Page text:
The following is an example of ‘nice talking to you’ being used as a way to refer to a previous and recent conversation. This is an excerpt from a 1966 letter between Norbert Bussman and Thomas Curtis.

“Dear Tom: It was nice talking to you this morning. I want to say again that we certainly appreciate your being in Washington for the sound thinking and constructive criticism and action you have brought to the Congress.”

Examples of 'Nice Talking to You' In Sentences

How would you use the phrase ‘nice talking to you’ in a sentence? Let’s look at some examples:

  • “I’m so busy nowadays I feel like I’m running around like a chicken with my head cut off. I’m happy we had a minute to chat, but I’ve got to run! It was so nice talking to you.”
  • “I have to run to work– I have a meeting with a co-worker that is the bane of my existence. It was nice talking to you– let’s catch up again soon!”
  • “Thanks so much for the invitation to your housewarming party– I’m excited to see your humble abode! I’ve got to bring my son to school now, but I’ll see you soon. Nice talking to you.”
  • “I’m so glad to hear that you and your family are doing well. Speaking of which, it’s time for me to start cooking dinner. Nice talking to you– I’ll call again next week.”
  • “It’s been very nice talking to you, Rachael. We have some more candidates to meet, and we’ll be making a decision by the end of next week.”
  • “Looks like my bus is on schedule for once! It was nice talking to you, and I hope you have a wonderful evening!”

Other Ways to Say 'Nice Talking to You'

What are some other words and phrases that have a similar meaning to 'nice talking to you'?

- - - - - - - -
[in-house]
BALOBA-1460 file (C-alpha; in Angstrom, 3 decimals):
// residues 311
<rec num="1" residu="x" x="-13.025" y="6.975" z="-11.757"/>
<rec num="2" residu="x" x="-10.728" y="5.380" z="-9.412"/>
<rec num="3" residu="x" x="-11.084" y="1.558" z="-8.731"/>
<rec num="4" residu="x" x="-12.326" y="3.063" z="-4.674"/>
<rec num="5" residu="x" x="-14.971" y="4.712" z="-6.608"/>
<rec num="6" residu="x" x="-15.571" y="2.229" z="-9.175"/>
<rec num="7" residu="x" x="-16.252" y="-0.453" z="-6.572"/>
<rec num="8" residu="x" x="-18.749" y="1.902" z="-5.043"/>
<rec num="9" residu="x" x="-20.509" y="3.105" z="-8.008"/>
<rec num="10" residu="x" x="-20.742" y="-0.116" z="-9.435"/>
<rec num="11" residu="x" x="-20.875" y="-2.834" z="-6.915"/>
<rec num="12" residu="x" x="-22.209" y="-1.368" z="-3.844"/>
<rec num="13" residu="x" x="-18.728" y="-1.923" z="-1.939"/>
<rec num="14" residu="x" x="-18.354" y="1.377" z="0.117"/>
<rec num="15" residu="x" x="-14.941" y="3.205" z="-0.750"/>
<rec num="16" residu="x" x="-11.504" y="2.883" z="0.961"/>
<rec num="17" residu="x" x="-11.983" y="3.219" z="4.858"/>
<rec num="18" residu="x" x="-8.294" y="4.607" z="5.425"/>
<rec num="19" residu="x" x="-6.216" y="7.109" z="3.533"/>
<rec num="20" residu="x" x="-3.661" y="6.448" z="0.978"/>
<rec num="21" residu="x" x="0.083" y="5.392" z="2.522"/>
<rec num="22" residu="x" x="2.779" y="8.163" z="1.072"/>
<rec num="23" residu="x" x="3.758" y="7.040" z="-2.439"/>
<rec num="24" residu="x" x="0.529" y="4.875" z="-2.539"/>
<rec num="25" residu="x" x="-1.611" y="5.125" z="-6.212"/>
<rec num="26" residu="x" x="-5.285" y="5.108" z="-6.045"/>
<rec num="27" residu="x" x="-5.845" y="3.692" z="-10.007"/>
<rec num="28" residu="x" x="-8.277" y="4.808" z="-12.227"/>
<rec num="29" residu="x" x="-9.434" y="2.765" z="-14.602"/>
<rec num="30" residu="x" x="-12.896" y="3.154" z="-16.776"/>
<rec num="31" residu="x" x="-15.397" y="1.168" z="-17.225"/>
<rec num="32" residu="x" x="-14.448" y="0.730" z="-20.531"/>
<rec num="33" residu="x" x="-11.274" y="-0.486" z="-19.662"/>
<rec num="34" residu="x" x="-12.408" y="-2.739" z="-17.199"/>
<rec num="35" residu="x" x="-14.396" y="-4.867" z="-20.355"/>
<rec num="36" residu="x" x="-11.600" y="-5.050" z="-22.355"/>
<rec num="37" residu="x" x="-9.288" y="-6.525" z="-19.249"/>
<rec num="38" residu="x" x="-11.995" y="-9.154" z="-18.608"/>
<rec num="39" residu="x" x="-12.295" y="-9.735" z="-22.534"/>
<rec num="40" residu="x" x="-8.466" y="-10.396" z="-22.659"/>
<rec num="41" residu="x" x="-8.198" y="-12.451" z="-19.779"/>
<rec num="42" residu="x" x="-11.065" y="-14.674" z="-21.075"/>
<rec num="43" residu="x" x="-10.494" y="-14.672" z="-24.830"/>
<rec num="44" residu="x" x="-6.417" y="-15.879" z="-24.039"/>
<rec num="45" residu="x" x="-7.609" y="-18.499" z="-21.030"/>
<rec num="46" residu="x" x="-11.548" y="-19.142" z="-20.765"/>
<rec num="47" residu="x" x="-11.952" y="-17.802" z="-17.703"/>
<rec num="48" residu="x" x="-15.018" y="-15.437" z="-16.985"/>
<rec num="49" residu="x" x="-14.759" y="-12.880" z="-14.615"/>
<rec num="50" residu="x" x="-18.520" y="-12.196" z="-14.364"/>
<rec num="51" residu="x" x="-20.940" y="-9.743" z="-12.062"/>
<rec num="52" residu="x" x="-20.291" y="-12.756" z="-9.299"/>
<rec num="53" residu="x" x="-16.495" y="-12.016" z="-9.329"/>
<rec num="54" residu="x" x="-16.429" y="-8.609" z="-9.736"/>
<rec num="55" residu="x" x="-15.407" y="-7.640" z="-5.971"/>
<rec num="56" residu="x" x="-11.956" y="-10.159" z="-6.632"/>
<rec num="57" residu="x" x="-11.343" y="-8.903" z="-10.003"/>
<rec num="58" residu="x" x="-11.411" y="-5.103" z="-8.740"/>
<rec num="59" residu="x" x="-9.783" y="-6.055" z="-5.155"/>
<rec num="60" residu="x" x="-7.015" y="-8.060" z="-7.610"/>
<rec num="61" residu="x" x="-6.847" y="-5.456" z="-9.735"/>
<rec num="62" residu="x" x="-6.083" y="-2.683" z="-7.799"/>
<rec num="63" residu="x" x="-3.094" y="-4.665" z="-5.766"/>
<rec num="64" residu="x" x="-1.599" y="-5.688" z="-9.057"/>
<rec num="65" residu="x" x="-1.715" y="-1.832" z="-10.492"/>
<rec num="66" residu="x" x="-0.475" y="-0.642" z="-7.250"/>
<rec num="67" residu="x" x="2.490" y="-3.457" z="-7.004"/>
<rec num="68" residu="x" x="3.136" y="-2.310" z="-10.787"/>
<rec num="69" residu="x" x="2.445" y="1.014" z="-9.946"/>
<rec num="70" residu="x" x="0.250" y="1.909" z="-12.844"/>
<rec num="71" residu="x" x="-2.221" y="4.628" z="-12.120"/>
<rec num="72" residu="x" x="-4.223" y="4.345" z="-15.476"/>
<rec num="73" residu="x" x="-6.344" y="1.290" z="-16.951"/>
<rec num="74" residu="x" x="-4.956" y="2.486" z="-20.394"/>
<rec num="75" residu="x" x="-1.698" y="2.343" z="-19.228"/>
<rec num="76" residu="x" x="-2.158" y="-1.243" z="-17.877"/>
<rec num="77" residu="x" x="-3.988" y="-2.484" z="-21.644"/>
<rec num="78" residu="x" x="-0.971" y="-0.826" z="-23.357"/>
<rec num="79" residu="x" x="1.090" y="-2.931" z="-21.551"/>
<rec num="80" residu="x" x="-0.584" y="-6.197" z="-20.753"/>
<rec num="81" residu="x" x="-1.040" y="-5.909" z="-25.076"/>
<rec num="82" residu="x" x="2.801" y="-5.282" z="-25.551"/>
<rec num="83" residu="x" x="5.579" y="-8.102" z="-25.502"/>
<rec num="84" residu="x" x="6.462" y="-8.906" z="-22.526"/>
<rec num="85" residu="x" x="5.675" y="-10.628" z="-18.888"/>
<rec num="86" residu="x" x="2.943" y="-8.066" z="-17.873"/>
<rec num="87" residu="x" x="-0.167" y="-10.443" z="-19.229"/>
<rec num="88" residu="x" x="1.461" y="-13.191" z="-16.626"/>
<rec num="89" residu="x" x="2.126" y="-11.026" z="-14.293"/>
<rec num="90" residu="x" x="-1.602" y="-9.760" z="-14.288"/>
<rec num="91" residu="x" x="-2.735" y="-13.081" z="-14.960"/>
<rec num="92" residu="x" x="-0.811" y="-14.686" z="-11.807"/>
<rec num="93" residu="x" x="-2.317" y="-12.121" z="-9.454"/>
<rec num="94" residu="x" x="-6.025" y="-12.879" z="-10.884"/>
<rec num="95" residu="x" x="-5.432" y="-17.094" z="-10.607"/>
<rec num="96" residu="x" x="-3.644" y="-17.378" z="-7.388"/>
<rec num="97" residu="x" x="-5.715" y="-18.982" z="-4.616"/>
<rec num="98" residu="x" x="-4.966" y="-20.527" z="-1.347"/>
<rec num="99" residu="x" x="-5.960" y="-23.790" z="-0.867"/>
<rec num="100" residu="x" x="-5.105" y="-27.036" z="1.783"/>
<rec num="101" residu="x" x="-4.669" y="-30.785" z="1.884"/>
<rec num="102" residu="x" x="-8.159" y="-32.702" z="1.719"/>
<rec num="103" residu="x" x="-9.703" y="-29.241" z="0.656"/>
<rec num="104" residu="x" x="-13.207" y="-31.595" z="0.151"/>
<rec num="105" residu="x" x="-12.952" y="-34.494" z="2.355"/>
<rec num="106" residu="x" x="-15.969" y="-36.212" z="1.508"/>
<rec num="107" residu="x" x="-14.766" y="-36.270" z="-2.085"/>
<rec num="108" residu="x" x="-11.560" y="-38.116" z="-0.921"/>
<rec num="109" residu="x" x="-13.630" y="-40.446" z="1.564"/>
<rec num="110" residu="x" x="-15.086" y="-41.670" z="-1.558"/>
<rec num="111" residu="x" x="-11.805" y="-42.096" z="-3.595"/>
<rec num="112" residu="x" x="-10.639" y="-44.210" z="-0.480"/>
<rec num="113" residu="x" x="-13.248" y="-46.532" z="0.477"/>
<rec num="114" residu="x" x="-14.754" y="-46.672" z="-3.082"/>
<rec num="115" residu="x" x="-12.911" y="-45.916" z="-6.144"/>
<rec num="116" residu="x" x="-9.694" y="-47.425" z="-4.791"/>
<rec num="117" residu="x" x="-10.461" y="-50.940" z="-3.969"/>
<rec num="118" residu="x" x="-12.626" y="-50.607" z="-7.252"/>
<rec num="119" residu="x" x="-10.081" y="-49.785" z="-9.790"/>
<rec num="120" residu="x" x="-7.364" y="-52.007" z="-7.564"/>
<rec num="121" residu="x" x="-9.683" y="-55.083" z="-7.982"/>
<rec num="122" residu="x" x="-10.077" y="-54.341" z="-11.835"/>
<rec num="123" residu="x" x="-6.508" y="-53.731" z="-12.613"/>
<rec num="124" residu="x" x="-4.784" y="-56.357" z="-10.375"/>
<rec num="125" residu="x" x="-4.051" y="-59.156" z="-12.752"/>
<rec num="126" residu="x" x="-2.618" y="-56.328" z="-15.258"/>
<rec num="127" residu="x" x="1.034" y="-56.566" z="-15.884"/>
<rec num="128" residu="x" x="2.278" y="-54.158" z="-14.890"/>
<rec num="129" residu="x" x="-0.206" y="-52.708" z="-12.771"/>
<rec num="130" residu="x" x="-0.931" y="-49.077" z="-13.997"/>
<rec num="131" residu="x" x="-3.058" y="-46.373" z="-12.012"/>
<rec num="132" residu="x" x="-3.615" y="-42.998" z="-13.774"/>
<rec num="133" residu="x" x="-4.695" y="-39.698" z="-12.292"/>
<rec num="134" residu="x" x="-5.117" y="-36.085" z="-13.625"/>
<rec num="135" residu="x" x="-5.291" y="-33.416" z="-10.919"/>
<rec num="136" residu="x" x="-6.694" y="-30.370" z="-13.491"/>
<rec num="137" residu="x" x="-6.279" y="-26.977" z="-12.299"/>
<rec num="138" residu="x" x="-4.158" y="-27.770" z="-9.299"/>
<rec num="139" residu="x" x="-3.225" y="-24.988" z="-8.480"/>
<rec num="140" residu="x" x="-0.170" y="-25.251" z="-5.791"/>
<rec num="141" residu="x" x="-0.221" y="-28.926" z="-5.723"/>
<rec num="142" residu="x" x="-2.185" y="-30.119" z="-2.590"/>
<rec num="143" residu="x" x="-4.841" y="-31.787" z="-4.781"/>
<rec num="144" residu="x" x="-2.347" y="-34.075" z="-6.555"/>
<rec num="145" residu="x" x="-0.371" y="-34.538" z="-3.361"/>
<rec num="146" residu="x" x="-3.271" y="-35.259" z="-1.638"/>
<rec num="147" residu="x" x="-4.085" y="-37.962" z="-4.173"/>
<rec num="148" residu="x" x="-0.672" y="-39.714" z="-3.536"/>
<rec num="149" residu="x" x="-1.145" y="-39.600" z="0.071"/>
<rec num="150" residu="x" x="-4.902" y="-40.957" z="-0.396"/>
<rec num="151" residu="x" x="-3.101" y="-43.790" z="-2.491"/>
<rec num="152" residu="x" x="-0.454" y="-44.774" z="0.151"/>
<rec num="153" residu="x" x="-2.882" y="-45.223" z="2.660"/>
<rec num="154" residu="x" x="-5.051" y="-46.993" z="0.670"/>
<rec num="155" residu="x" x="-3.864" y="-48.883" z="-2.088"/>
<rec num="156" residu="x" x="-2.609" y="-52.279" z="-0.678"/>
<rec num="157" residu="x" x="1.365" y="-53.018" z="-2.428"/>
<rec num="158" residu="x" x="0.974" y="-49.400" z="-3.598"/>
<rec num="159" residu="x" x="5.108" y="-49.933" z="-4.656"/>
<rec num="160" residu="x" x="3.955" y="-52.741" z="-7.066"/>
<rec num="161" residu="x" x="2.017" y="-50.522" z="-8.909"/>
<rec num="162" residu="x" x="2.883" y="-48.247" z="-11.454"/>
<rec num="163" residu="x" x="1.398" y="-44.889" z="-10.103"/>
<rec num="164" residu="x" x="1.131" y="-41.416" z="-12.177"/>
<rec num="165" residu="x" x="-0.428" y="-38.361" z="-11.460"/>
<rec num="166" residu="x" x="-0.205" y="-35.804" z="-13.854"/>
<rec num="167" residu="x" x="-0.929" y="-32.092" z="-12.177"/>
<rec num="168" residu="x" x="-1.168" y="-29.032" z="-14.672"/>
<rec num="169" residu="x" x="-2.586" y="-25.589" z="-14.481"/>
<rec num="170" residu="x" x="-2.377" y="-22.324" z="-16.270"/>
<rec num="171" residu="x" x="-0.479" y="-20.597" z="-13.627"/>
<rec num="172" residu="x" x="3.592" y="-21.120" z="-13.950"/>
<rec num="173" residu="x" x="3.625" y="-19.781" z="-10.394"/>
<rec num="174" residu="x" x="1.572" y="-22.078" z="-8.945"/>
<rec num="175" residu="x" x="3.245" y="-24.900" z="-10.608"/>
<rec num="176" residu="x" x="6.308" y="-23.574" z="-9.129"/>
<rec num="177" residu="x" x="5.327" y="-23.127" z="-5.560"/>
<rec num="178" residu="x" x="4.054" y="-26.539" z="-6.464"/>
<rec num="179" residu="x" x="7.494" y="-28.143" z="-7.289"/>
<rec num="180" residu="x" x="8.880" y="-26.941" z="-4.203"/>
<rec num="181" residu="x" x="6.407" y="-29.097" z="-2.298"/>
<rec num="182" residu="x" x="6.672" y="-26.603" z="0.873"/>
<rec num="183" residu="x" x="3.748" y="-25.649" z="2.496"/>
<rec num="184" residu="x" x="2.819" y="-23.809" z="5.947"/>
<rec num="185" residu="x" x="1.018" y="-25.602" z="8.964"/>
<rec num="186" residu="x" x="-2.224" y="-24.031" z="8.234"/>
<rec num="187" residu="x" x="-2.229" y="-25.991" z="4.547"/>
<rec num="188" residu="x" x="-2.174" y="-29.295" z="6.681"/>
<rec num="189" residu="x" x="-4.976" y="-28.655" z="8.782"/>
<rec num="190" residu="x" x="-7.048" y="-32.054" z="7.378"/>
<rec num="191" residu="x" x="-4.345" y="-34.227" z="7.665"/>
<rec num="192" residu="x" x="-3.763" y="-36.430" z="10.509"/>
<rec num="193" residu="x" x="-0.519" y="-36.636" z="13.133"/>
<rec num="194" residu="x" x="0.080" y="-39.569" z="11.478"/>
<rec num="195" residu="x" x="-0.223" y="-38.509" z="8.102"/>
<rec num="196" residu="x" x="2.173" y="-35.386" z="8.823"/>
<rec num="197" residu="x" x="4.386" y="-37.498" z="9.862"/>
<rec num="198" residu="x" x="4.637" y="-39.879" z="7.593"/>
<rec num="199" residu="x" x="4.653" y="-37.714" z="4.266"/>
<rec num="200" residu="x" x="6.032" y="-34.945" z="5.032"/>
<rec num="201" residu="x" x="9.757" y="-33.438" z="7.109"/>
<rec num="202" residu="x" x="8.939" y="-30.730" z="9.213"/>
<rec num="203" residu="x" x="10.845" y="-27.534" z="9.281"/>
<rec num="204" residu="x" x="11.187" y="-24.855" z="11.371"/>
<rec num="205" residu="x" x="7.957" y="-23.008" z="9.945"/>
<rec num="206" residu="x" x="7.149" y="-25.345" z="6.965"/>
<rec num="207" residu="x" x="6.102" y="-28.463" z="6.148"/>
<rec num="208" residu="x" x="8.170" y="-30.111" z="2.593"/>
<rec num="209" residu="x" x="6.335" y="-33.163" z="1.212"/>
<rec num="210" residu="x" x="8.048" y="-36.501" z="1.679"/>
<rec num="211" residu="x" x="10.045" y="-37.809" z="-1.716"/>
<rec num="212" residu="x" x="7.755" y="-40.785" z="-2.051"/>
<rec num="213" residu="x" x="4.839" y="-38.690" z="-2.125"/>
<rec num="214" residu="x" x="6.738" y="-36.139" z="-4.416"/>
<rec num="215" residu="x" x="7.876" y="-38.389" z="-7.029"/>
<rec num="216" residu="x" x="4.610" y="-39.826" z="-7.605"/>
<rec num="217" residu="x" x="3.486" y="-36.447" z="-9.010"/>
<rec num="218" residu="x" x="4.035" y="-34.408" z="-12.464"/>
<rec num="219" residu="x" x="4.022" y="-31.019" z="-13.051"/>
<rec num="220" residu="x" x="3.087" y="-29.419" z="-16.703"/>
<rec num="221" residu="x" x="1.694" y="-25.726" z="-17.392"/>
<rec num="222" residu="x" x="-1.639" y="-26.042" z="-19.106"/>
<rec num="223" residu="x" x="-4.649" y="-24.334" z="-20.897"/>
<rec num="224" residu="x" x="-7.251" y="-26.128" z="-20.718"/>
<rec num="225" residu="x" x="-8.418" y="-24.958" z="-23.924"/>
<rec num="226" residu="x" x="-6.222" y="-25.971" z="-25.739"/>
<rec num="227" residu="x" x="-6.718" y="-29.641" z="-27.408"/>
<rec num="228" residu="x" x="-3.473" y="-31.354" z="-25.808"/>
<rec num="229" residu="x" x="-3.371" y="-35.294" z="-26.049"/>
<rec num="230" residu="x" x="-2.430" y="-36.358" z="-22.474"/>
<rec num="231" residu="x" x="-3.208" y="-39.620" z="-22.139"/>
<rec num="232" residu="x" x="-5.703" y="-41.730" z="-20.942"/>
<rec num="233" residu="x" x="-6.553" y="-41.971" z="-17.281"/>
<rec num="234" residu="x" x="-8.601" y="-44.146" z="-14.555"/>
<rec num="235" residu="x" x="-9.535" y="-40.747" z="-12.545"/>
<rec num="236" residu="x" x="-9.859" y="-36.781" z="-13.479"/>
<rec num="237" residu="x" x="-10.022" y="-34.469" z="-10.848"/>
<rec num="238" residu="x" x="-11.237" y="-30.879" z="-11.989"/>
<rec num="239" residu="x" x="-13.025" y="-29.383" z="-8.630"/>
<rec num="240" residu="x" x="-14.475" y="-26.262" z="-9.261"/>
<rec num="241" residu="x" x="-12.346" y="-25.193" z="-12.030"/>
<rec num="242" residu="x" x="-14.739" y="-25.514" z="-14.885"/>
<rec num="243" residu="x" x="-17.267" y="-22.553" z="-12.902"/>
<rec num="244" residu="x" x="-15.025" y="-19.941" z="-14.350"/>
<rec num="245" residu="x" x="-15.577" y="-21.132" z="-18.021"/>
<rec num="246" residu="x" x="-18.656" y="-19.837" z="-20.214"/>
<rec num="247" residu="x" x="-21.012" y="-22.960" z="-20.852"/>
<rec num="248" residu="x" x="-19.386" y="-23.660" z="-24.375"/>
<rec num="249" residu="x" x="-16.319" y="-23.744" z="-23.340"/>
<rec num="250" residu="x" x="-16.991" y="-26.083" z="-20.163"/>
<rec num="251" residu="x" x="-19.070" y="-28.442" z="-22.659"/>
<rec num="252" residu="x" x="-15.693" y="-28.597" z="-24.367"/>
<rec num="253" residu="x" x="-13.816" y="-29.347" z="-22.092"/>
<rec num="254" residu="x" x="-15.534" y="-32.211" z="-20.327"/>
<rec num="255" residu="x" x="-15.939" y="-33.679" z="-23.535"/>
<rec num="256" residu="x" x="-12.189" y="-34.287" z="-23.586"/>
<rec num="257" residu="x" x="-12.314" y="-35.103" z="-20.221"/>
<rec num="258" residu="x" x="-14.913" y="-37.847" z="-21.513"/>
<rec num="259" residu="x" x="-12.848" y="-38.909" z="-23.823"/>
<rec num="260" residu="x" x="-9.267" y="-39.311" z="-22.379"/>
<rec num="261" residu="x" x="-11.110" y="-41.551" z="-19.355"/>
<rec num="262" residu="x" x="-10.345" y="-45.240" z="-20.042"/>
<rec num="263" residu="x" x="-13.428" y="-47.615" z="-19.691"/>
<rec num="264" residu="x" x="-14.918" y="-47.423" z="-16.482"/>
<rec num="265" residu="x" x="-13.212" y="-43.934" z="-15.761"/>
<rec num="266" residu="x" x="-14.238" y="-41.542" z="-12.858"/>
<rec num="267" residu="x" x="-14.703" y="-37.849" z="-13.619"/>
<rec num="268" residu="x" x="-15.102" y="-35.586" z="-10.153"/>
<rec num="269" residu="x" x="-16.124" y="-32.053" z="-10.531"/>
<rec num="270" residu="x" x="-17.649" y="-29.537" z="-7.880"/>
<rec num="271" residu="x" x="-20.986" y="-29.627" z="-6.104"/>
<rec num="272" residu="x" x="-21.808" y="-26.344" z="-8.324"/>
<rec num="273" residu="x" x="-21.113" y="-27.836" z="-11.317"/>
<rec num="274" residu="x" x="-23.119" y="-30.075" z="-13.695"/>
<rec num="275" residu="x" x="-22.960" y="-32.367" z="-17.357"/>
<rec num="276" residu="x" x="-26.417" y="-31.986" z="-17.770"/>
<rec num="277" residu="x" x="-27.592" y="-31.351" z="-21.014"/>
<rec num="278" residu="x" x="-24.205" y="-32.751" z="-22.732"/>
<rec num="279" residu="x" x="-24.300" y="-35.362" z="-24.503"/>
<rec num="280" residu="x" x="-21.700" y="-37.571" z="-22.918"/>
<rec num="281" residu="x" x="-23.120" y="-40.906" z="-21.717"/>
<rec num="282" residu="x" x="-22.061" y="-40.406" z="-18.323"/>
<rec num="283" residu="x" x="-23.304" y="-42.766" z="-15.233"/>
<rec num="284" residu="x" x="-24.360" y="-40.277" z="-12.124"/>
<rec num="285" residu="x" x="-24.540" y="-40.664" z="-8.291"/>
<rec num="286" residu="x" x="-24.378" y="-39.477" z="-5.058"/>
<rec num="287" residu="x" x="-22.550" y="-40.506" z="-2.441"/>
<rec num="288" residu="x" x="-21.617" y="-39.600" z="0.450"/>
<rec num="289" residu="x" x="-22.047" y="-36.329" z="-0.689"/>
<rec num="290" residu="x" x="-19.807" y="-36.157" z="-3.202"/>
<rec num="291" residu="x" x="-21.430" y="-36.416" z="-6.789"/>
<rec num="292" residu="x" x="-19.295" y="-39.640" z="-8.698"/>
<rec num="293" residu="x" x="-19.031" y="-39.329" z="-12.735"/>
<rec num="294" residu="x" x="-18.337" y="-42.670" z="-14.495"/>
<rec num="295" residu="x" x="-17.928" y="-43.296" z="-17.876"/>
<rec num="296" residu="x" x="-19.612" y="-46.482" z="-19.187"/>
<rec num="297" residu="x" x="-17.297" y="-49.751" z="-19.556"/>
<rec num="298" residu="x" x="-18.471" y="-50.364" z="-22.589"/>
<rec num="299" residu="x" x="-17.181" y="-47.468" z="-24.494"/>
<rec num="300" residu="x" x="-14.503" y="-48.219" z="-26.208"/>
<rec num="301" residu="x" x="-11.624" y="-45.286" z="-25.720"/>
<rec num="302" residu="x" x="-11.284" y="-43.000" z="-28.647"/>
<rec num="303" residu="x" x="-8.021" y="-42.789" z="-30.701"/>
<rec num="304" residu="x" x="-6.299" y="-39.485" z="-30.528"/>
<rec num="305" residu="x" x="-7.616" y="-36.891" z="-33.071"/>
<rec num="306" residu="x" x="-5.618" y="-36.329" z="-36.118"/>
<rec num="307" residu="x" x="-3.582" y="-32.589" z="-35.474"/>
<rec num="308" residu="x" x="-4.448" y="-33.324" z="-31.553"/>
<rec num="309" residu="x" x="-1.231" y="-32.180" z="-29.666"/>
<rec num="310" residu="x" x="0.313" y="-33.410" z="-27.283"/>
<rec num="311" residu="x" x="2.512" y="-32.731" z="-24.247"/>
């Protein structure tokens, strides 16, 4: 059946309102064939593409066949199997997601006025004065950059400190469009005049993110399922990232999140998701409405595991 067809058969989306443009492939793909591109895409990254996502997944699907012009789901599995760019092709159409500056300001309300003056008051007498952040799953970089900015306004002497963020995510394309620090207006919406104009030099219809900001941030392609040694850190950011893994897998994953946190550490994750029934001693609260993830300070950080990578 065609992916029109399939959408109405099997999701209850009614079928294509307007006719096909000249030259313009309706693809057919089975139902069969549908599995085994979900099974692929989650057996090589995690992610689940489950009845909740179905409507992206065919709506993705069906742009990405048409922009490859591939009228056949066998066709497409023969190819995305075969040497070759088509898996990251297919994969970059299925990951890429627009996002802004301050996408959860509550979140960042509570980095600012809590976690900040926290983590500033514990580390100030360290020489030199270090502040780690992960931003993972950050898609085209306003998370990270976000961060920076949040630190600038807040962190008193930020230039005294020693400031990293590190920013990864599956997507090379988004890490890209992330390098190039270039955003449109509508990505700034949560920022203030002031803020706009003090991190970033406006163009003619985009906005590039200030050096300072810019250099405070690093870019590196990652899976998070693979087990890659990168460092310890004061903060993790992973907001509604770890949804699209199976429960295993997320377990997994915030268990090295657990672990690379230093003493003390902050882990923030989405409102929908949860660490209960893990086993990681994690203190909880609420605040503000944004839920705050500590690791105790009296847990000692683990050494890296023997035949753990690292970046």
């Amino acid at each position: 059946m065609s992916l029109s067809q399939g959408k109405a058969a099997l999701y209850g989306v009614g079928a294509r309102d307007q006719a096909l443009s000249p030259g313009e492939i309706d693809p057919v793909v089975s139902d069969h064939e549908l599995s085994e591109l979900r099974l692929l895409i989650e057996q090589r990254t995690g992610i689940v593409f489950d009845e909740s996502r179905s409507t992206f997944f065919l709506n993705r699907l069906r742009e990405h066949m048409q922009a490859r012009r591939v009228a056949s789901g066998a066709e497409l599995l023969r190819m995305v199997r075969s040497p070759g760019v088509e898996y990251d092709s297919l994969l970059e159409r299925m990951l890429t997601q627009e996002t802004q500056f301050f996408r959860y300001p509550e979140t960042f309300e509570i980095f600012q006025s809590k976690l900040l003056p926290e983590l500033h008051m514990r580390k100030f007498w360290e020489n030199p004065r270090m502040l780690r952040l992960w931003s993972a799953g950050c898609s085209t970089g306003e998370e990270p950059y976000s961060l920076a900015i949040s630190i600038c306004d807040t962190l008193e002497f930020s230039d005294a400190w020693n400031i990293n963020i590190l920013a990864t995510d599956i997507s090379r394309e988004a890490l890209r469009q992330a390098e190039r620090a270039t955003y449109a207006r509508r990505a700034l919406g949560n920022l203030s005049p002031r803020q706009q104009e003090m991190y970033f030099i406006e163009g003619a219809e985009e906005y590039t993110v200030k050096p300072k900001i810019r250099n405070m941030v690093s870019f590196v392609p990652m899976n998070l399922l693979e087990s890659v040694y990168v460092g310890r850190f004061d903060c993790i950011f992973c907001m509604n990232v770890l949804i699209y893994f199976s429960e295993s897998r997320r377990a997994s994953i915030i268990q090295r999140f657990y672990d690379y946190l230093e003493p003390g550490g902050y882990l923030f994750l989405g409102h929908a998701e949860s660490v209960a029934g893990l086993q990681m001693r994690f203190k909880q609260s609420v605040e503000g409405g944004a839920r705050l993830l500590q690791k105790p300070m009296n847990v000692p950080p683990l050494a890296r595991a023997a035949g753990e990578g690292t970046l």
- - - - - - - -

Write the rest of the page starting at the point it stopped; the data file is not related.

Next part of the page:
Here are some options:

  • Good talking to you
  • It’s been good talking to you
  • Nice chatting with you
  • It’s been nice chatting with you
  • I’m glad we got to catch up
  • It’s been a pleasure talking to you
  • Always nice to talk to you
  • It’s been a pleasure to catch up

Final Thoughts About ‘Nice Talking to You’

‘Nice talking to you’ is a polite way to let someone know that you appreciate the conversation you’ve been having, but it’s time for you to leave. This is a good transitional statement that you can use when it’s time for you to stop participating in the conversation, but you don’t want to be rude.

You can also use ‘nice talking to you’ when you are reconnecting with someone you spoke with earlier. For example, if you are following up with the owner of a company that you had an interview with, you might start the email by saying something along the lines of “it was so nice talking to you earlier.”

As with many phrases, you do have to be careful with your tone when using ‘nice talking to you.’ If you’ve had a difficult conversation or your tone sounds sarcastic or disingenuous, it could imply that you actually didn’t have a nice time talking to the person.

Are you ready to learn more idioms and phrases? Head over to our idioms blog for tons of expressions, idioms, proverbs, and more.

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Written By:
Sophia Merton
Sophia Merton is one of the lead freelance writers for WritingTips.org. Sophia received her BA from Vassar College. She is passionate about reading, writing, and the written word. Her goal is to help everyone, whether native English speaker or not, learn how to write and speak with perfect English.